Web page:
The difficulties in commanding a machine which exists solely to relieve a human of his burdens is an obscenity. Unfortunately, the general trend of this dictating has been precisely opposed to what it should be. A machine should be easily-auditable, its programs clear and concise, and the mechanisms it provides to programs should be made easy to use, or wholly transparent wherever this is possible.
It should be recognized that a machine which gives incorrect results is worse than useless.
The ``neural networks'' are exemplary of this opposed approach. They're unreasonable to examine for most reasons, their decision-making is wholly opaque, and they unpredictably give incorrect results. The very disconcerting aspect of these mathematical machinations is that they appear to work so well enough to use in places they've no place being used. In systems making so much so complicated, they may seem like an ideal solution; rather than provide true customization mechanisms, corporate drones can build a ``neural network'' intended to ``learn'' the preferences of the user, and arrive at that same result, without any need to have a proper system underneath. Many people have criticized how a complicated system begets more complications, such as layers of caching, but these networks are such a leap in this, being opaque and incomprehensible systems built in the face of such incomprehension.
I've never written a ``graphical'' program. I expect the base level of a system should be pleasant, and sufficient, to fulfill its purpose. What's instead common is layering large interfaces on large interfaces until some insufficient base is somehow hit. The ``compatibility hacks'' fester on every level of these. That psychological effect of optimizing work as fulfilling doesn't properly account for work which can be hard to notice as unnecessary. That people can look upon this, and not revile it, gives some sense to the voice of misanthropy. It would be acceptable for a system to be hard to program if that at least bought something such as reliability, but it's drudgery all for no purpose.
I've had conversations with others who seriously questioned why anyone would yearn to write programs which handle all failure cases correctly. Such cultists can sometimes be excused by mere ignorance, but others are proud of it, not understanding for what purpose the machines exist. The saving grace of such a mess is the history, culture, and organizations which existed before such cults arise; the cult is naturally constrained by what people will accept, although subversion over long enough tends to remove the natural disgust towards ritual mutilation, sexual taboo, or incorrect program results.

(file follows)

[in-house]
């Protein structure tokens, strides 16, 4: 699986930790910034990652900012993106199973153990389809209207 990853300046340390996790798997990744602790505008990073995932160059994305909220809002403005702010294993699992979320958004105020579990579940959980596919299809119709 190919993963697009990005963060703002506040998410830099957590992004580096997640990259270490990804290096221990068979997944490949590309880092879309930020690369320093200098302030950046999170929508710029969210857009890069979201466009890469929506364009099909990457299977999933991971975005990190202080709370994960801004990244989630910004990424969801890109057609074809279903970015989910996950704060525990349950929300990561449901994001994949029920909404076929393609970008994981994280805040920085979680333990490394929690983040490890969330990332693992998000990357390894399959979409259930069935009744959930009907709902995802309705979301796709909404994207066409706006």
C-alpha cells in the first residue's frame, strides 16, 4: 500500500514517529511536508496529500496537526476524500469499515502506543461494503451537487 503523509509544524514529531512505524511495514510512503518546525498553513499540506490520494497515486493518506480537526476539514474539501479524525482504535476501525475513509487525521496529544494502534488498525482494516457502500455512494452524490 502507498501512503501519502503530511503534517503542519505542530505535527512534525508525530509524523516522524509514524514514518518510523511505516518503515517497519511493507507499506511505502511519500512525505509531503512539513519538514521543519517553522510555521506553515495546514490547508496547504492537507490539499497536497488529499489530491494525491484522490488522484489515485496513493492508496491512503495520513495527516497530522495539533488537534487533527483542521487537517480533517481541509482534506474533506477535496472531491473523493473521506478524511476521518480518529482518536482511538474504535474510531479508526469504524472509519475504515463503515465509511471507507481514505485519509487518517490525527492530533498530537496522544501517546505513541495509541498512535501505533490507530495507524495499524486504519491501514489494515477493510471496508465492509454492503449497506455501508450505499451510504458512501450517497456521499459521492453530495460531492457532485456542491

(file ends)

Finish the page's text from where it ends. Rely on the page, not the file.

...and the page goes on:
A prosaic example of this confusion is the search engine. Rather than properly documenting a system so it may be effectively used and searched offline, to properly remember information given to it, or to derive new information well, this is left to businesses processing natural language queries which allows greater surveillance. One who can't program without the Internet, sans researching standards documents and the like, can't actually program, and isn't comfortable being alone with his thoughts. Perhaps the worst aspect of search engines is how the approach works well enough; rather than having a proper system built out of logical rules and confined to one machine, there's instead tangled web.
In sum, complicated systems have begat systems even more complicated. The difficulty of programming the machine has led to no reduction in the complications, but a futile attempt to avoid that need to program them at all. Rather than model, understand, and know, systems are designed which ``learn'', pretend, and merely seem to know. Human language in particular is a common target of this nonsense, and I so want one day to display the superiority of mine Elision model over such complicated messes.
The proper approach is to recognize that what is hard shouldn't remain so.